by Clay Newcomb

I used to not like the summer. I viewed it as like a lag period unbeneficial for the overarching objectives of my life. However, I now see it as a time of preparation, both in my life and ecologically. When I look across a vast summer landscape, I see the green leaves as a conduit of energy for wildlife. It’s a time of plenty in preparation for a time of lack - plenty of food, sunlight and warmth. The older I get, the more I see value in the totality of the seasons, not just the one I enjoy the most.

ozark mountains

A typical view of the Ozark National Forest we saw on our mule ride on Tuesday. The dominant feature of this landscape is vast, unbroken vistas of green decidious leaves. Summertime makes this landscape quite inhospitable between the ticks, chiggers, spider webs and snakes. However, this is some great bear country. 

            I see long days as an opportune time for archery practice, mule training, and spending time with my family. The heat can be oppressive, but I think much of its power to stifle human activity is mental. Drink lots of water and wear a hat – that’s my advice. In the 1980s movie Rambo, Colonel Troutman sums up my philosophy on discomfort in describing Rambo’s training, “Rambo, was taught to ignore pain.” My wife has a picture of me hugging a crying River when she was three years old while quoting this movie.

            On Tuesday of this week, River and I took off into the Ozark National Forest on mules. Our goal was to ride ten miles and continue training my young mule, Ellie. We tried to get off the road, but found our trail blocked by a large slide (like an avalanche). We traveled the dirt roads instead. Temperatures were in the low 90s, but we found the roadways to be quite shaded. Our mules aren’t fast, but we stayed at a steady clip for five hours. Conservatively, we likely traveled over 10 miles. Ellie did good and didn’t have any troubles (mule troubles includes but aren't limited too: bucking, running off, not wanting to go certain places, getting scared of stuff, being ornery, etc.)

clay newcomb mules

River and I at a scenic view in the Ozarks with mules Parker and Ellie. 

            Our goal was to see one of three things: a bear, a bear track or a rattlesnake. On the last leg of our trip we did find a bear track. We got off our mules and admired it, and I told River never to take things like this for granted. A long stretch of time in Arkansas history provided few bruin tracks, because there weren’t any bears to leave them. I’ve always loved bear tracks and I suspect I always will.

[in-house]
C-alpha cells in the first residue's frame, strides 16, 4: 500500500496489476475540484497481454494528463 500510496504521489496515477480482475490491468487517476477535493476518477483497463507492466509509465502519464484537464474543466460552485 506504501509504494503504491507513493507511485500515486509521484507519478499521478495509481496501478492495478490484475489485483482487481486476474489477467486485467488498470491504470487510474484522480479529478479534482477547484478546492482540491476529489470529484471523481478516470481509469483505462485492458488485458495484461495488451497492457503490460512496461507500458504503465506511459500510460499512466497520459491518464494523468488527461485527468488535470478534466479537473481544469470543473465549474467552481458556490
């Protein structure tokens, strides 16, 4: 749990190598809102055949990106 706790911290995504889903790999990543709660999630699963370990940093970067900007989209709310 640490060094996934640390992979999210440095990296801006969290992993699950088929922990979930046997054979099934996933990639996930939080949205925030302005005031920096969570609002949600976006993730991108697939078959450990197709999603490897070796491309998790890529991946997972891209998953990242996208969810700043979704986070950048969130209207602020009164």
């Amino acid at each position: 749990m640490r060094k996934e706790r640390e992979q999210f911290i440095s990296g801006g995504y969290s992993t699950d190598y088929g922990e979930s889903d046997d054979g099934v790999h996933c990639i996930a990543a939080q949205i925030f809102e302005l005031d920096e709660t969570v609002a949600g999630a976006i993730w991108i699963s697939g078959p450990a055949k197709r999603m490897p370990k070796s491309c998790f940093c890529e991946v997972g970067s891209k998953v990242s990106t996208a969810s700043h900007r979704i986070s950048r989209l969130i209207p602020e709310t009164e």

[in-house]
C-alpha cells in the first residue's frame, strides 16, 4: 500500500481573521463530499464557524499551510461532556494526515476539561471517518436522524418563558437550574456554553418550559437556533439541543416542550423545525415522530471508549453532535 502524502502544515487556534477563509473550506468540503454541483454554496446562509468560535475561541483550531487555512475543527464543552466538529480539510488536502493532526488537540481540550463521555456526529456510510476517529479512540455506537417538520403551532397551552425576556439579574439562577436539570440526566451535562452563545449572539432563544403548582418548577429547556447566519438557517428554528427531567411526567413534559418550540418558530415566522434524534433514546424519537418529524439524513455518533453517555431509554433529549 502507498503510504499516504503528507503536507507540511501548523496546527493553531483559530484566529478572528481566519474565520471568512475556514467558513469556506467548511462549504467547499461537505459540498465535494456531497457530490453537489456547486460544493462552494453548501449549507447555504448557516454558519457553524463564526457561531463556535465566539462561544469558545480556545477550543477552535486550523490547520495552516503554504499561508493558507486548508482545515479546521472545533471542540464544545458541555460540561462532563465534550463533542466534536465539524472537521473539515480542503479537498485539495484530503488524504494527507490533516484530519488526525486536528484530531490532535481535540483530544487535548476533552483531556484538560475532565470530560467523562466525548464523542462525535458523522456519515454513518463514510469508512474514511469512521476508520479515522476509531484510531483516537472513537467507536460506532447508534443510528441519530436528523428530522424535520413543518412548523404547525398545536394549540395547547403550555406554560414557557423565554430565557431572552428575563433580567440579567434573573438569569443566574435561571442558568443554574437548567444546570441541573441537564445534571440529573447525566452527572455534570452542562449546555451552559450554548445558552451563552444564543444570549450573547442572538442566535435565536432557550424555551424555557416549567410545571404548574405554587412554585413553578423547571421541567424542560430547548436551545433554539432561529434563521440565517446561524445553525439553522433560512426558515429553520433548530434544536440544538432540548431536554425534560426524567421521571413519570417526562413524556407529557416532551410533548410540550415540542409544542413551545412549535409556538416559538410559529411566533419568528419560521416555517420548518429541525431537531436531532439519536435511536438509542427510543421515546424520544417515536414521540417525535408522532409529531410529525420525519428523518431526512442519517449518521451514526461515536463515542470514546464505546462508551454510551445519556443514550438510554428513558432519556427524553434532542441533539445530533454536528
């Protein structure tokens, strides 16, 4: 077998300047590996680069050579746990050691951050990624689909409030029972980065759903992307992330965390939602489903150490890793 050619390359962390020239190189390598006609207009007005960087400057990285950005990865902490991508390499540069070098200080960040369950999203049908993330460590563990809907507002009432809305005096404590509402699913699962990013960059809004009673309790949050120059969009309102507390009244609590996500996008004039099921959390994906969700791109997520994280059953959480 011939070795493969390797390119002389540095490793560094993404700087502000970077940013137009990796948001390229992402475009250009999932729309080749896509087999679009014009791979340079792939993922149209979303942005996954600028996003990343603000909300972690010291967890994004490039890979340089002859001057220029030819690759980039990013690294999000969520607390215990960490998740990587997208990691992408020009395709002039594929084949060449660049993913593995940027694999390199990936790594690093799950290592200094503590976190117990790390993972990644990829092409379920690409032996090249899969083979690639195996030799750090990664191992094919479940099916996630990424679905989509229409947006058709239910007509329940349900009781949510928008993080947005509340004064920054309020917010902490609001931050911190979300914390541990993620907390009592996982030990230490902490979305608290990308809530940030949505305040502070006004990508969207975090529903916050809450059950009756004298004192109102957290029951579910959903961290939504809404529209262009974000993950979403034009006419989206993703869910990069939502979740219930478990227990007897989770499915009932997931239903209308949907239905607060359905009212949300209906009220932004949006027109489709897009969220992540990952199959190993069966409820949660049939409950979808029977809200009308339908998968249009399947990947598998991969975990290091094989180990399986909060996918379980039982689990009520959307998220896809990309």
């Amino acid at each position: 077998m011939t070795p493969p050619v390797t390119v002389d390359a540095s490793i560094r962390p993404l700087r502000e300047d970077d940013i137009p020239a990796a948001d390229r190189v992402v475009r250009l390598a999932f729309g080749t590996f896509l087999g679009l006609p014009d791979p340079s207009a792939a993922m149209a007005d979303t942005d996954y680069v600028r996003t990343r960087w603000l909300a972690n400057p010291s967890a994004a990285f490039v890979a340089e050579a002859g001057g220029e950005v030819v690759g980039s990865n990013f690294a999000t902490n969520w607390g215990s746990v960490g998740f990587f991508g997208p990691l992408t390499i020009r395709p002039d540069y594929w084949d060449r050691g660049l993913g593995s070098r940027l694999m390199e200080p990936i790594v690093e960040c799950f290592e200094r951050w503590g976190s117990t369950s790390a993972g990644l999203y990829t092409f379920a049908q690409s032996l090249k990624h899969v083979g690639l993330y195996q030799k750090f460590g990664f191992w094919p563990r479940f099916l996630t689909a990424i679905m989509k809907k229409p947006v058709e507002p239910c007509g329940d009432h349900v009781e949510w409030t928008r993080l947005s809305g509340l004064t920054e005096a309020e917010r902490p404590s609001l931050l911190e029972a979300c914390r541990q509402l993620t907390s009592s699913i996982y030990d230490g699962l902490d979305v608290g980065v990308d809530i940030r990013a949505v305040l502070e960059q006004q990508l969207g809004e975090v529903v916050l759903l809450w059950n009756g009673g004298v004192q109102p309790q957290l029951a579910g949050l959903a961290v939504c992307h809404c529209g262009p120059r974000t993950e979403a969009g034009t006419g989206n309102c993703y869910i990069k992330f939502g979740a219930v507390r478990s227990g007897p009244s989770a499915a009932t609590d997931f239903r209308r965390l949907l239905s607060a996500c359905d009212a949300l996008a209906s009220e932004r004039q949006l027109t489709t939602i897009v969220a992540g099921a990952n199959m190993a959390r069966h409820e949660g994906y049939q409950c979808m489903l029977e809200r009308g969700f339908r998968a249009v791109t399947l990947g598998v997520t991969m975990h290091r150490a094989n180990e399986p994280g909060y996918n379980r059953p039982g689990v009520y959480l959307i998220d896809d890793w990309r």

Ozark bear track

We found an Ozark bear track near the end of our ride. I told River to never take a find like this for granted. 

Ozark bear track

It wasn't a big track, but that didn't matter. It appeared the bear was crossing the road to get into a grown up field likely full of blackberries.  

Mountain Hunter Oree Province

           On our way home we stopped by the house of an old Ozark farmer/logger/hunter by the name of Oree Province. About six years ago, I wrote an article about two bucks he’d killed in the 1960s on public land near his home. Oree is an exceptional fellow and always ready to talk. I was worried that I might find him in bad health because it had been several years since I’d seen him.

            When I knocked on the door I was happy to hear his voice, “Come on in!” The house smelled of roasting sweet corn as I greeted Oree who was wearing overalls and a cowboy hat. When I reminded him who I was he said, “Well, of course I remember you. Are you still printing the magazine?” I was impressed by how much he remembered. His mind was sharp, his hearing was good, and his spirits were high. The only thing slowing him down was a bad hip. With a smile, he told me a change in weather was certain because the pain in his hip had changed. I didn’t know it, but by Friday the temperature will be about 10 degrees below average. He was right.   

            Shortly after we arrived I asked him, “Oree how old are you getting’ to be?” With a slight delay and mischievous look in his eye he said, “I’m 16 years old.” Then with a laugh he said, “I’m 90 years old.”

            River and I had a nice visit with he and his sweet wife, Mrs. Mary. Oree told us about the first whitetail he ever killed and the numerous bear encounters he’d had over the years. Before we left I took a picture with Oree and one of the big bucks. The non-typical is impressive today, but back then it might as well have been a World Record. After drinking a Dr. Pepper and eating an ear of sweet corn we headed home. I told River, “Never forget these experiences. People like that won’t be around forever.” Overall, the day was a massive success – ten miles atop the mules, a bear track, and a nice visit with an old mountain hunter. 

Oree Province and Clay Newcomb

Myself and Oree Province with the non-typical whitetail he took in 1965 on public land in the Ozarks. I wrote a story about this buck (and another big one he killed) in the Arkansas Bear and Buck Journal several years ago. Oree is now 90 years old and still doing well. 

Oree Province and Clay Newcomb

Oree told me the story again of how he killed the big buck. The buck easily weighed over 200 pounds on the hoof - a big deer for the mountains.  I think moments like this are special, and I know for sure they are few and far between. I've always enjoyed the old hunters, especially the ones that never asked for any attention, but were just good hunters in the their own woods.